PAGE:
In fact, the median pay for Computer Support Specialists was $53,470 per year in 2018. Network and Computer Systems Administrators, as well as Information Security Analysts, earned, on average, $82,050 and $98,350, respectively. Add on top of that the many employee benefits, such as health care, paid parental leave, 401(k), tuition reimbursements, education incentives, etc.
Con: Tech Jobs are Stressful
Stress will probably be part of the job description when working in IT If you’re in a Help-Desk position, you’ll likely have to deal with all sorts of people who’ve already lost their patience with their computers. Systems Administrators, Network Administrators, or anyone who has anything to do with cybersecurity will also be under a great deal of stress. The nature of their job will always keep them on high alert, while even the smallest mistake can cause big problems.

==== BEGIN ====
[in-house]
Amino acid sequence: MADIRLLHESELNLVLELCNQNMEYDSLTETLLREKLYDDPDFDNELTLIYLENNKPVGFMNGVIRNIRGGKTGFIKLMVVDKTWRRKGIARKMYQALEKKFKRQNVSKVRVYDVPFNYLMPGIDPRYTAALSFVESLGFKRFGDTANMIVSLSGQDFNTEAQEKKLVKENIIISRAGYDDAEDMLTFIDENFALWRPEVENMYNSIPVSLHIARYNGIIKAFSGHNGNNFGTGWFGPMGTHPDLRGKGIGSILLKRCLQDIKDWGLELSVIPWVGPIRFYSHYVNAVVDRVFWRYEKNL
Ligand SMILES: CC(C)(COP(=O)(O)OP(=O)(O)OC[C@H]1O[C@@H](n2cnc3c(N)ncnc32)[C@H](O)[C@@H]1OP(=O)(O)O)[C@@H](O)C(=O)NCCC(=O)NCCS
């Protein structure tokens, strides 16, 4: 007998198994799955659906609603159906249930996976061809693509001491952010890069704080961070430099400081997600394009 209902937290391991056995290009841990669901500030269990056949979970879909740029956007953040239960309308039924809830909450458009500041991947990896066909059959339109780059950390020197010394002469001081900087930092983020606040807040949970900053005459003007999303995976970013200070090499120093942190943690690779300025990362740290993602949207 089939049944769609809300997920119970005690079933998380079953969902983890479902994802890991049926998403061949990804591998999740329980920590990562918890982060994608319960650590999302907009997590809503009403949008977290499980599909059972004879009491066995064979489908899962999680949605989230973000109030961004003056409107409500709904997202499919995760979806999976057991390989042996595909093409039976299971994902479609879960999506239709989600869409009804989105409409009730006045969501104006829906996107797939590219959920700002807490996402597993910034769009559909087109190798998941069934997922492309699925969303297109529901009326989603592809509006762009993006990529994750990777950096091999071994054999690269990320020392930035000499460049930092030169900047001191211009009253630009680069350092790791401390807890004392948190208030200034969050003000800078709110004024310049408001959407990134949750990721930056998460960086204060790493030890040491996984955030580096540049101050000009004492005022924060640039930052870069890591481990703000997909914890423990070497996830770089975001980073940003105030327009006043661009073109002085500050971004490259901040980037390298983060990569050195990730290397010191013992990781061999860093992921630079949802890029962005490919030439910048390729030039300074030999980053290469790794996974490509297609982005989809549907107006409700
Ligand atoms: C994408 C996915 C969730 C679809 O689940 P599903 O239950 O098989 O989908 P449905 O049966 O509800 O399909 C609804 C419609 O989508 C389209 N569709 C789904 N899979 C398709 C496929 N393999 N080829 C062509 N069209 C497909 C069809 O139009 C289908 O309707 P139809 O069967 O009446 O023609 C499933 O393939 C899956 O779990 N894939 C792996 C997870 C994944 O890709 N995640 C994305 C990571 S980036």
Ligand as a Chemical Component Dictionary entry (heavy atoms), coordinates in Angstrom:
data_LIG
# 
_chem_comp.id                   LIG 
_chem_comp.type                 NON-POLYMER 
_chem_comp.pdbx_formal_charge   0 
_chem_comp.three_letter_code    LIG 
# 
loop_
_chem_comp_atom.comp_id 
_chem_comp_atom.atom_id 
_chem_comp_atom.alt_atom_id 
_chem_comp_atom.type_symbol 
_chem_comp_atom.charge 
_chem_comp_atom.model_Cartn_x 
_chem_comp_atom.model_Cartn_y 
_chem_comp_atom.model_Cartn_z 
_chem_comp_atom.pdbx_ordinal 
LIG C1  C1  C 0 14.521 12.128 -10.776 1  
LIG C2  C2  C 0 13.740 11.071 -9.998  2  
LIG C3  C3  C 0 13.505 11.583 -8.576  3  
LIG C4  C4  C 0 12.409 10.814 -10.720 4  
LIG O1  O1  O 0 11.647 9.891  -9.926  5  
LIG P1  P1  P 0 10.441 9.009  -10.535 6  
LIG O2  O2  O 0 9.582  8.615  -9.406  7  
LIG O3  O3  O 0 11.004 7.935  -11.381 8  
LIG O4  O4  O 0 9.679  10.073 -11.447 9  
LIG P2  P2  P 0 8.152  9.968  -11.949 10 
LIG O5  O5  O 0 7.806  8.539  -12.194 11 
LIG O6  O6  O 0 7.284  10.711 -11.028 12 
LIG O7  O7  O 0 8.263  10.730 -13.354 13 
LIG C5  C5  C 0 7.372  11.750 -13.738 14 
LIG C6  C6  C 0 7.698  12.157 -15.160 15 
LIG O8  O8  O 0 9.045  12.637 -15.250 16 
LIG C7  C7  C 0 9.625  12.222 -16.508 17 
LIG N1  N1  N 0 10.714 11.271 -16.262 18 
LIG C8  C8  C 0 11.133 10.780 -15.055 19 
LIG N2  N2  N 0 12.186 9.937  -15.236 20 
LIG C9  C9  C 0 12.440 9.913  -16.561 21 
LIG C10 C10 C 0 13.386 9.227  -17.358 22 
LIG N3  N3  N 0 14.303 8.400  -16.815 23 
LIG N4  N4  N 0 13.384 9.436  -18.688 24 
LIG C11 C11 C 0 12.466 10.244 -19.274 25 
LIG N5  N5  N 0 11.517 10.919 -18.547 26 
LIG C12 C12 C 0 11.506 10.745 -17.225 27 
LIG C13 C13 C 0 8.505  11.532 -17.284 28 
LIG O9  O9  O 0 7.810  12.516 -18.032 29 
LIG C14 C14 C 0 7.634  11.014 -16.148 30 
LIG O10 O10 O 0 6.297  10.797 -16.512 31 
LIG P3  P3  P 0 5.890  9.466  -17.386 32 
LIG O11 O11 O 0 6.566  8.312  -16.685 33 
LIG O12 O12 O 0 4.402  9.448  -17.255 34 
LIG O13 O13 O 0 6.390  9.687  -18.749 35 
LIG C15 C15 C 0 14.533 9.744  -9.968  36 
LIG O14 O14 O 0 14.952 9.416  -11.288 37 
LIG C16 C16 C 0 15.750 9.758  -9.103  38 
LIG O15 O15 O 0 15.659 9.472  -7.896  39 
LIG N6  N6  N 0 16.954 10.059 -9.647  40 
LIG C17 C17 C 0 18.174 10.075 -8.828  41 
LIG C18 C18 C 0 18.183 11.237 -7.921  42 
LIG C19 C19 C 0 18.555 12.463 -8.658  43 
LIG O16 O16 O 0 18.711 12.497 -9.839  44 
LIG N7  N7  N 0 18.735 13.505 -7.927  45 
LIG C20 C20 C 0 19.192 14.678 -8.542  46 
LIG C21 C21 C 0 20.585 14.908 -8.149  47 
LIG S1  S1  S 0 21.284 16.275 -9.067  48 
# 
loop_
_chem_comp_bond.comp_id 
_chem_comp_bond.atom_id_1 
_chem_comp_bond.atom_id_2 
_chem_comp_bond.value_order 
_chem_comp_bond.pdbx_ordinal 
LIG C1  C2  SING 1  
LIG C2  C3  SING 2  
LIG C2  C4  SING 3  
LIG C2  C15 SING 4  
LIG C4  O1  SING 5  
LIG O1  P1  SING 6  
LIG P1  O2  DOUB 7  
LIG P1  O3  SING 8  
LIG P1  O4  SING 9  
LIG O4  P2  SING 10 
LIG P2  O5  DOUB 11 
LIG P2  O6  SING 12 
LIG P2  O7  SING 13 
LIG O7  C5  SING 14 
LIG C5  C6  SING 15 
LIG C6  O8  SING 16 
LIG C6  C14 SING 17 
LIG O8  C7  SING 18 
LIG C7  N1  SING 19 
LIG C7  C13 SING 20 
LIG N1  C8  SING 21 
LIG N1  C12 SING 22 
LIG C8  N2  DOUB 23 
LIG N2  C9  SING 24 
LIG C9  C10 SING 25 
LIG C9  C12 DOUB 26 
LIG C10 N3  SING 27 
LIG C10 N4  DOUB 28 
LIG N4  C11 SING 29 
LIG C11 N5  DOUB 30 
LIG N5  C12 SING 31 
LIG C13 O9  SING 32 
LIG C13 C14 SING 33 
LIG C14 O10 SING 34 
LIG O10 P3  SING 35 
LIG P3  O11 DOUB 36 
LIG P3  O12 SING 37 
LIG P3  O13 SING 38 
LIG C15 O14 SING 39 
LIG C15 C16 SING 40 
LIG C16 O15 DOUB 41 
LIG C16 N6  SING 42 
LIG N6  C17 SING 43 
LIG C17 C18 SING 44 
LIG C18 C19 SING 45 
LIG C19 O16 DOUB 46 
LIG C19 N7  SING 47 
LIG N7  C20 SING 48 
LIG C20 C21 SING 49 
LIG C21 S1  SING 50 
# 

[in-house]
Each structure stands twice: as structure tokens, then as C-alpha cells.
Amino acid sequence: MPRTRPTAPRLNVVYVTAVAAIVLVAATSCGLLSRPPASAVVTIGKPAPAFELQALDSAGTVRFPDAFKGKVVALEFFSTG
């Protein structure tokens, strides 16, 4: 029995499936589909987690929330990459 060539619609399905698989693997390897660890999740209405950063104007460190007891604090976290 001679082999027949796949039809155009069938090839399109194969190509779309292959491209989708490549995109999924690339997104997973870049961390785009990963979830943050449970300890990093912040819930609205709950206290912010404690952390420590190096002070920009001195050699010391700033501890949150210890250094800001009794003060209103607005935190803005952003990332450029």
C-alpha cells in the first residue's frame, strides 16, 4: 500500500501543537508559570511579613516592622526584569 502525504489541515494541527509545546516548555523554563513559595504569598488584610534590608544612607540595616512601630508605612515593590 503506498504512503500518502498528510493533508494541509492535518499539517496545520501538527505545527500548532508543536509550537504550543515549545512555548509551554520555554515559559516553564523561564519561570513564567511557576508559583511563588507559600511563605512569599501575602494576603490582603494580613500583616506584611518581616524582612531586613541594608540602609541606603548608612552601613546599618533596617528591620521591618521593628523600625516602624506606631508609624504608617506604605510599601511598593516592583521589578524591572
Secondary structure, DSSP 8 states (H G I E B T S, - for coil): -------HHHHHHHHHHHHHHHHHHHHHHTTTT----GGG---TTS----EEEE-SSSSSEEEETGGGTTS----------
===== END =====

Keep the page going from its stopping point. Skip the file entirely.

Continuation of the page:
It’s also important to note that most IT jobs work on deadlines. Network Administrators, for instance, are often called to create user accounts or test new systems by a certain date. It’s not uncommon for these deadlines to be completely unreasonable for the amount of work required, but you will be expected to deliver nonetheless.
Pro: Tech Jobs Provide Great Job Security
As we said in the beginning, the tech industry is growing at an accelerated rate. According to the same BLS data from above, the number of IT jobs are projected to grow by 12% from 2018 to 2028. That’s an additional 546,200 new jobs over the coming years. In the cybersecurity sector alone, there is a global shortage of two million skilled professionals. Every year in the U.S., 40,000 jobs for information security analysts go unfilled.
Because of this widening skill gap in cybersecurity, only 1% of organizations can say that their security demands are met, while 85% find themselves understaffed. As such, earning a certificate in information security can make you pretty hard to replace. And while this sector is the most affected, all other IT occupations are in a similar position.